A well stuck drive will leave a mid or long iron approach for many players into a two tiered green that is protected by a bunker left and large mound to the right.

It is important to hit your approach onto the same level as the flag to avoid a long. curling putt up or down the step, which runs through the heart of the green.


Hole 15

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Hole 15

The 15th is a deceptively tough hole that demands respect from tee to green. The dogleg right hole calls for a good drive into the left half of the fairway.

Miss the fairway right and there are plenty of trees and two newly created mounds to contend with.

More trees to the left of the driving zone ensure your second shot will be a chip out to the fairway. The mid or short iron second shot needs to be precise to avoid the bunkers left and right of the putting surface, which generally slopes from right to left. A recent redesign of the apron and the three green side bunkers has reduced the margin for error on your approach shot.

The opening into the green is quite narrow and the fairway is tightly trimmed around the bunkers making them easy targets for the slight mis-hit.


Hole 16

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Hole 16

This is the shortest hole at Carnarvon but the premium placed on accuracy here is great. A narrow stretch of fairway linking tee to green is framed by heavy scrub and trees, while two bunkers right and one to the left catch even the slightest mis-hit tee shot.

The most difficult pin position to reach with your tee shot is in the front third of the pear shaped green and is best avoided. Play to the ‘far’ back half of the green and take two putts for your par.


Hole 17

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Hole 17

This hole, given the difficulty of the closing hole, should be known as the ‘Last Hurrah’. Despite being played slightly uphill, longer hitters will find the green is in range for their second shots if they can avoid the trees left and right of the fairway with their tee shot. The first two thirds of the journey from tee to green are relatively straight but then the fairway doglegs sharply right.

From back down the fairway, only the flag is visible beyond the trees on the corner of the dogleg. The narrow green is protected left and right by bunkers but the temptation of an eagle attempt or two putt birdie will be too strong for those able to cover the distance from tee to green in two hits.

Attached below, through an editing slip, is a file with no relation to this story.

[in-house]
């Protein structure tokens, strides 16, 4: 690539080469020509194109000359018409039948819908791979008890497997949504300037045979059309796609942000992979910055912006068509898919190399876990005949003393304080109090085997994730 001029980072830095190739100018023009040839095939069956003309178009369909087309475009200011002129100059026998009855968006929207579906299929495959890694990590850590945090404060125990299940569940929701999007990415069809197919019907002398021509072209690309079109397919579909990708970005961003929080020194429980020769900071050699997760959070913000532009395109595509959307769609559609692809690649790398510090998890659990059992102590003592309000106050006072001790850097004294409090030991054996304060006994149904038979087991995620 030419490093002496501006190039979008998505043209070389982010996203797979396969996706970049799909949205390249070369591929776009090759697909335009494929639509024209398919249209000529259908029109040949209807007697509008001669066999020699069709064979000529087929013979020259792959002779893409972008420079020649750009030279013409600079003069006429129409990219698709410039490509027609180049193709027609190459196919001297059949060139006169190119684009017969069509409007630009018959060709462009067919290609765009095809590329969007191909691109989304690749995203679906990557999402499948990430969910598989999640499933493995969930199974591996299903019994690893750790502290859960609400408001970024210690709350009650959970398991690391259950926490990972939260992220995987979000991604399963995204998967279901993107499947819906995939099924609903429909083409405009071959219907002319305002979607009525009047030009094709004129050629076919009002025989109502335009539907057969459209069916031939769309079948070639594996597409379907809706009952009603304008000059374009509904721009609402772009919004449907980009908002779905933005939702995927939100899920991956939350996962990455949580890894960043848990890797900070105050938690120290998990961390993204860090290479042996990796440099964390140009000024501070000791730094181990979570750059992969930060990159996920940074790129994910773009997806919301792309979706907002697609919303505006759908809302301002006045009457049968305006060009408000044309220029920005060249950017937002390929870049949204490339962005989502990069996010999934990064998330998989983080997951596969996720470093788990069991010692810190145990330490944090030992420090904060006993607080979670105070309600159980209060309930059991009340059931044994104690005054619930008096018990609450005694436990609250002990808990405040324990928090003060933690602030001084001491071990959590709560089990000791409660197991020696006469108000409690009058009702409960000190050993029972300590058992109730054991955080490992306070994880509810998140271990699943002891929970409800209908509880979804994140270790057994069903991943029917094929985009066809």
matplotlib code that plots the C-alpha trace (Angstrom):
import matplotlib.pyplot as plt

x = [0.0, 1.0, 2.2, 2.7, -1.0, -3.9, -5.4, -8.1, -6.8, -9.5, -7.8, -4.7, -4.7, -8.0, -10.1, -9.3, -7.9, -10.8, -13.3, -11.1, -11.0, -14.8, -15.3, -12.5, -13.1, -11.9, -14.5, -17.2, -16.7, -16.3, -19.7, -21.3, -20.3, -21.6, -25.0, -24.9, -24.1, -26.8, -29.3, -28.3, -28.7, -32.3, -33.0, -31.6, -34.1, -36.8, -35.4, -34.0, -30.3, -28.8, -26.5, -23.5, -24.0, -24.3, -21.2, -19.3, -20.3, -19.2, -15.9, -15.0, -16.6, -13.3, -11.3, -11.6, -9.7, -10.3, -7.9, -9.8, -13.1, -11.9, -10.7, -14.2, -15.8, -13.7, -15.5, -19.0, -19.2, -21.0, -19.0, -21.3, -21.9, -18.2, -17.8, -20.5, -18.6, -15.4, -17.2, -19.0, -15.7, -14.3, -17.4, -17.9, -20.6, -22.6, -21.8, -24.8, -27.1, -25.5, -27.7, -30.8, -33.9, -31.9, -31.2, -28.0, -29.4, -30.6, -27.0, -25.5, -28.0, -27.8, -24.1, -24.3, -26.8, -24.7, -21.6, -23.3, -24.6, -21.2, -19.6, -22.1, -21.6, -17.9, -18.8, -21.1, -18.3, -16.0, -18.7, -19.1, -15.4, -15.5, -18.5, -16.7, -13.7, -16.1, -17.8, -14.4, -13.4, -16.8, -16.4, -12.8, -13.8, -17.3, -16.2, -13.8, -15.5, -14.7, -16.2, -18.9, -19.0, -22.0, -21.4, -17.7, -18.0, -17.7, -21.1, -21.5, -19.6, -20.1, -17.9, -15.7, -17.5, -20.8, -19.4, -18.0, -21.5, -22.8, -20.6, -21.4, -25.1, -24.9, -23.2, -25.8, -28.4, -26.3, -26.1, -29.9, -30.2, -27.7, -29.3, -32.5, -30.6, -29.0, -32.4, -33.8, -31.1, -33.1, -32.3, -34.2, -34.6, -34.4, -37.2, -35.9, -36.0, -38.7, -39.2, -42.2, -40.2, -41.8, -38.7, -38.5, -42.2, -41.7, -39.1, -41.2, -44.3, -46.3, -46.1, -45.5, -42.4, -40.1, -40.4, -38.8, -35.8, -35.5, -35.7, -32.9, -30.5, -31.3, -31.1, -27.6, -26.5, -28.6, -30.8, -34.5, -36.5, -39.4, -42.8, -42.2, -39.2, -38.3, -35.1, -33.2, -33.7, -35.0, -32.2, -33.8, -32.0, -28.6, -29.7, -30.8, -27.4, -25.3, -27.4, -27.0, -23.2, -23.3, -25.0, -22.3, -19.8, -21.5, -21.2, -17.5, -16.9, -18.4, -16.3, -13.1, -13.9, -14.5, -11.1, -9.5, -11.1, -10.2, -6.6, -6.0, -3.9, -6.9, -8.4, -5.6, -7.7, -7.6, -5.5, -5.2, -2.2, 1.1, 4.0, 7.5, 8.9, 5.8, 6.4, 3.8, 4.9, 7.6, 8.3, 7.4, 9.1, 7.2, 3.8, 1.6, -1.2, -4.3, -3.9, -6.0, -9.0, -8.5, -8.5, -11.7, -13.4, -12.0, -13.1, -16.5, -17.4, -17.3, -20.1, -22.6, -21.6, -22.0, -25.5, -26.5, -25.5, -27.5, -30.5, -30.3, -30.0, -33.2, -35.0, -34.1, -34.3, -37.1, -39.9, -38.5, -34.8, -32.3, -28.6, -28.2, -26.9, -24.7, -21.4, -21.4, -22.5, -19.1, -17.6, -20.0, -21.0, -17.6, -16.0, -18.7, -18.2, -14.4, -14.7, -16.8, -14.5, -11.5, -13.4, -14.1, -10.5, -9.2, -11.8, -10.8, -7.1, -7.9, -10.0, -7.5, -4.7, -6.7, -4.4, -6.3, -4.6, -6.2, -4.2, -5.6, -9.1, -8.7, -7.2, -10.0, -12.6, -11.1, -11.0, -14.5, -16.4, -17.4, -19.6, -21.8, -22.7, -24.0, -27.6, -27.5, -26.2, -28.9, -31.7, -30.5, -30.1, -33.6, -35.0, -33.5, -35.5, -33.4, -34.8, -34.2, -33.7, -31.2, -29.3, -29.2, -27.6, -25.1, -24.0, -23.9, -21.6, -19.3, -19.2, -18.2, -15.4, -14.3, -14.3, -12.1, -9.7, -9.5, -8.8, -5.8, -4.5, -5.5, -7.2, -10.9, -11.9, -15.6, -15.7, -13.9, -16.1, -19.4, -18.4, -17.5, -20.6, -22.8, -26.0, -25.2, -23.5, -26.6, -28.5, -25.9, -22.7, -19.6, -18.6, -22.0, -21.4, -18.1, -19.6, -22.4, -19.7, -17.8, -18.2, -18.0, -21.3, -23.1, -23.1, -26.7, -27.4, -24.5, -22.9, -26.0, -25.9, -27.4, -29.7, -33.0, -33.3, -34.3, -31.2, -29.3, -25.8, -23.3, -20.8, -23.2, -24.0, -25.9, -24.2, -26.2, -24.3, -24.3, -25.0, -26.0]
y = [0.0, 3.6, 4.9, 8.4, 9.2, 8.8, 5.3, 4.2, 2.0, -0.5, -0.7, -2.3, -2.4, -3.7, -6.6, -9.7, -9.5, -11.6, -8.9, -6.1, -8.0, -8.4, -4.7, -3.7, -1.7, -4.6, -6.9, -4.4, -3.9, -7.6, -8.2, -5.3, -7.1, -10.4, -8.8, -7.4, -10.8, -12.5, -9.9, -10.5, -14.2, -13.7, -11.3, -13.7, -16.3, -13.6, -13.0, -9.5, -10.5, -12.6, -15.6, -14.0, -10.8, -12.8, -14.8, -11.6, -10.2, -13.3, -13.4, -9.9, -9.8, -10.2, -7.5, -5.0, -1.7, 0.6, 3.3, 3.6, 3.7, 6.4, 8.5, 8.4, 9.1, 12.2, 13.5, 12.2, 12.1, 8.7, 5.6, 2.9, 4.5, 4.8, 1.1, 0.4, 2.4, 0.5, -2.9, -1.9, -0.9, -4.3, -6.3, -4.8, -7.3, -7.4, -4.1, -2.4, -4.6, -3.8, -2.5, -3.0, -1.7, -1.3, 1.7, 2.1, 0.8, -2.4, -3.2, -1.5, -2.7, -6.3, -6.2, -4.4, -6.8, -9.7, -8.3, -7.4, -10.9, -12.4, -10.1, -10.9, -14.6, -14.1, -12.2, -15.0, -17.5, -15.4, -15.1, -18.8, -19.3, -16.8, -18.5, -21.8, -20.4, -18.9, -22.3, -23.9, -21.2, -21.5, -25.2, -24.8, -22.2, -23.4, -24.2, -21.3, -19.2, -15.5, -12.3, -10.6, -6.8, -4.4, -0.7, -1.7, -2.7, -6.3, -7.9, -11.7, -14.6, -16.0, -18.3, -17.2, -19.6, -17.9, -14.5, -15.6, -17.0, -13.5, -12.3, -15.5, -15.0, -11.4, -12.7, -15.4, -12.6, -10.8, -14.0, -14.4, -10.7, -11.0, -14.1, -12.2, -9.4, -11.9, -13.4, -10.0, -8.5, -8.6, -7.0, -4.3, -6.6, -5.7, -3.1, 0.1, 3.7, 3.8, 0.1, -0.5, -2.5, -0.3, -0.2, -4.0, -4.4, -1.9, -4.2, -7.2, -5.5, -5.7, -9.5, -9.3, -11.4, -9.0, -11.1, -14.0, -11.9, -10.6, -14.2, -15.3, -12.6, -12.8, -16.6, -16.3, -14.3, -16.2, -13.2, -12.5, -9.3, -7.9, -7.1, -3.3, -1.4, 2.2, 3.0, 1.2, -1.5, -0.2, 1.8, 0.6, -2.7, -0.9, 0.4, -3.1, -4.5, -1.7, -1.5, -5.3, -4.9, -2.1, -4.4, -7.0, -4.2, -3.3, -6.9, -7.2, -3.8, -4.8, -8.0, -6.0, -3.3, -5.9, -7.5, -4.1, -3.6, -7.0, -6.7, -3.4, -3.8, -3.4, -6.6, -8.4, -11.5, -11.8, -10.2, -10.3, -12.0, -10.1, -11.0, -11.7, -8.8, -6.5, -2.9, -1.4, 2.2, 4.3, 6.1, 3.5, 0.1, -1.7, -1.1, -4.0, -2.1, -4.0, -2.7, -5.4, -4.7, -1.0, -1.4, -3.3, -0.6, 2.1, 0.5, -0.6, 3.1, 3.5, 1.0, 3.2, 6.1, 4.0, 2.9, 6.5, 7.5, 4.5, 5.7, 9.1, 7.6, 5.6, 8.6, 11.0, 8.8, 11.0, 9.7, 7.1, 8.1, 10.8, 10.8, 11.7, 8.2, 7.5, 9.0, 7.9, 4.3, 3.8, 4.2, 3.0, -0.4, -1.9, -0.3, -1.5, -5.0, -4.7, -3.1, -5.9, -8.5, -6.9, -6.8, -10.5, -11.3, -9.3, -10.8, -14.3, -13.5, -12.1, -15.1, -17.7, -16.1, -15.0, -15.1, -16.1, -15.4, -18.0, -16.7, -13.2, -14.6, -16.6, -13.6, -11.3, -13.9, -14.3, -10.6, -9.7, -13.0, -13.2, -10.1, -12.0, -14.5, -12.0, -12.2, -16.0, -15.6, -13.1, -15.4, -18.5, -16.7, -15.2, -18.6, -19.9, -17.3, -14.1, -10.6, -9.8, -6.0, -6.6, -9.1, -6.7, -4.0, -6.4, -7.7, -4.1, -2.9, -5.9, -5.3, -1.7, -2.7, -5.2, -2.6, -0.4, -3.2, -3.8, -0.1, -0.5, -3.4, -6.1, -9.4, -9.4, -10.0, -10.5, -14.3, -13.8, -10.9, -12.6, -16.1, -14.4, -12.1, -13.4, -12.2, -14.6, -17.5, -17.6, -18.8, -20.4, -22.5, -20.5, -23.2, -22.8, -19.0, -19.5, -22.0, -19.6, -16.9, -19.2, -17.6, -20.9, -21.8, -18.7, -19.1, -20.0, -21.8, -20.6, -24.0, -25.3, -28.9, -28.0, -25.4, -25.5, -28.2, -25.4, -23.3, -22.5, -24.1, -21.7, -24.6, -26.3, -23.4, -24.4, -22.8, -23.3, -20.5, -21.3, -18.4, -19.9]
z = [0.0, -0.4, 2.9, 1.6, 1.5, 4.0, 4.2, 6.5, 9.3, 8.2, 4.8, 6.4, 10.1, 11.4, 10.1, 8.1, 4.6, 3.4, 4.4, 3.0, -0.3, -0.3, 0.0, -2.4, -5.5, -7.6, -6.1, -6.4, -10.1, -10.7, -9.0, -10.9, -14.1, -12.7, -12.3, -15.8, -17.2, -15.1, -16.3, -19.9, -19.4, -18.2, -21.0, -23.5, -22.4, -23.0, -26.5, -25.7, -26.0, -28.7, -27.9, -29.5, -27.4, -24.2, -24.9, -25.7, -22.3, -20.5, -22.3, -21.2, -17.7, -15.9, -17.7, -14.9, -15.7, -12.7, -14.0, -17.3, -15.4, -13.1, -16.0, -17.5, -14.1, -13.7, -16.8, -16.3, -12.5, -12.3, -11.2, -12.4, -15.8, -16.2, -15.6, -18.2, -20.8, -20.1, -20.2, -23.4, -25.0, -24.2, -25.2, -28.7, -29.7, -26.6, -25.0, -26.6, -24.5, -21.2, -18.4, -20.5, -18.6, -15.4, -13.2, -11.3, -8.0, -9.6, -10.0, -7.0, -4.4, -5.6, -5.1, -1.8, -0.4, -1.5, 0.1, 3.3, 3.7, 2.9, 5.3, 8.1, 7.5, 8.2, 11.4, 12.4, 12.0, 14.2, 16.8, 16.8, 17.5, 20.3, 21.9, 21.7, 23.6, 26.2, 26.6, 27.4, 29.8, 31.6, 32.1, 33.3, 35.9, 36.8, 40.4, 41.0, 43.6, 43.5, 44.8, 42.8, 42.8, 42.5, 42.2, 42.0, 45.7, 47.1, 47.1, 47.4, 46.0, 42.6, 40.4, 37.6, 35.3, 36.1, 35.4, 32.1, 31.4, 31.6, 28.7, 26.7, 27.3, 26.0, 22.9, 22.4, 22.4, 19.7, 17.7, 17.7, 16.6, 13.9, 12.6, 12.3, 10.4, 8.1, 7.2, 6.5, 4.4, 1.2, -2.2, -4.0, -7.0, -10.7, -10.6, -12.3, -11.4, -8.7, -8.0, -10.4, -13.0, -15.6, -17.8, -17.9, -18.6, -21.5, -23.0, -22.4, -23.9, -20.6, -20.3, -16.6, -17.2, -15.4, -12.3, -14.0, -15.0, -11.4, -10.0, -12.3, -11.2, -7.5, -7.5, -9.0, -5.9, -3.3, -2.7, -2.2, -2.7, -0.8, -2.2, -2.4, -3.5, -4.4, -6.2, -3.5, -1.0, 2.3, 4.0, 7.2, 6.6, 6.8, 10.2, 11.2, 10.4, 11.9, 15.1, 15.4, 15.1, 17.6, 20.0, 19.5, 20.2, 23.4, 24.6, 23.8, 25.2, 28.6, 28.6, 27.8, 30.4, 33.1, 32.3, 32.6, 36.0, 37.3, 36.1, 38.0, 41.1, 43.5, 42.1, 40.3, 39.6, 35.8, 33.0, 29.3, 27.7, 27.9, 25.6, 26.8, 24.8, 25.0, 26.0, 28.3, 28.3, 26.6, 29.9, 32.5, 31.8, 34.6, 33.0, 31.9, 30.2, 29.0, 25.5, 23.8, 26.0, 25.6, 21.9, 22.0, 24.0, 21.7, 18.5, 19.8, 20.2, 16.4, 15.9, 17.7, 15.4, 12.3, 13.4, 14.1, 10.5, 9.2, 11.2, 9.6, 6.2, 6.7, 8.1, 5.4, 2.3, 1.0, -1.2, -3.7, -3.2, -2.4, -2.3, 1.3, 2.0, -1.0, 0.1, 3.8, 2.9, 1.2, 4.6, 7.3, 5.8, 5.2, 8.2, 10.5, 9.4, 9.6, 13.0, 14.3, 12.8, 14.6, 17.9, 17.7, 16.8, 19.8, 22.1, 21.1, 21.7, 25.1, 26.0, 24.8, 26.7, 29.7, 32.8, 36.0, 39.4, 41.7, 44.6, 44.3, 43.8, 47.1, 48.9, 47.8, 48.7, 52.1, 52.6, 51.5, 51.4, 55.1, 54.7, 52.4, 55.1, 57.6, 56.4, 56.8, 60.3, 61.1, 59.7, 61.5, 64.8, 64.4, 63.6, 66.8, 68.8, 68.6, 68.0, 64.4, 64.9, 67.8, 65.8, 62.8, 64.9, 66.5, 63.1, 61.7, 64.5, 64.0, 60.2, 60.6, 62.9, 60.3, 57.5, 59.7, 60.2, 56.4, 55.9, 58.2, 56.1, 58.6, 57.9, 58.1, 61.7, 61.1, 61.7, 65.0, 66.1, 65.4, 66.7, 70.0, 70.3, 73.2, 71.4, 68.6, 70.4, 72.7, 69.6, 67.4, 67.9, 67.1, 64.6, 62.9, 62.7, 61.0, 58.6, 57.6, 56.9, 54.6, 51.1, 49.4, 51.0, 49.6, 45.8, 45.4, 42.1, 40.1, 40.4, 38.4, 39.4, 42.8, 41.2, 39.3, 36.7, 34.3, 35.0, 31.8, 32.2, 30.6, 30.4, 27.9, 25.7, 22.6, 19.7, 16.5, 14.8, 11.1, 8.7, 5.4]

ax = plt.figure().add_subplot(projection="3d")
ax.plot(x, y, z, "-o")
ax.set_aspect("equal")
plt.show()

Shorter hitters can also chase a birdie here by simply playing smart. The ideal line from the tee is into the left half of the fairway to open up the playing line to the green.

Aim to get past the corner of the dogleg with your lay up shot and this will leave little more than a pitch into the green. It is important to note that the green slopes generally from left to right on your approach so try and leave your third shot below the flag for your best chance of making a birdie putt.


Hole 18

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Hole 18

This hole ranks as one of the best closing par 4′s in Sydney. From the tee, a large lake is in your line of sight and is certainly reachable for strong hitters.

The best driving line is into the left half of the fairway, which straightens out the slight dogleg left hole. This hole is all about the drive. Get your drive in play and you can be confident of at least making par.

If successful with your drive, you will be left with a long or mid iron into a bunkerless green that features a false front and a steep drop off slope to the right.

The best possible ‘miss’ here is left of the green where the tighlty trimmed surrounds will allow you to putt or chip your ball close.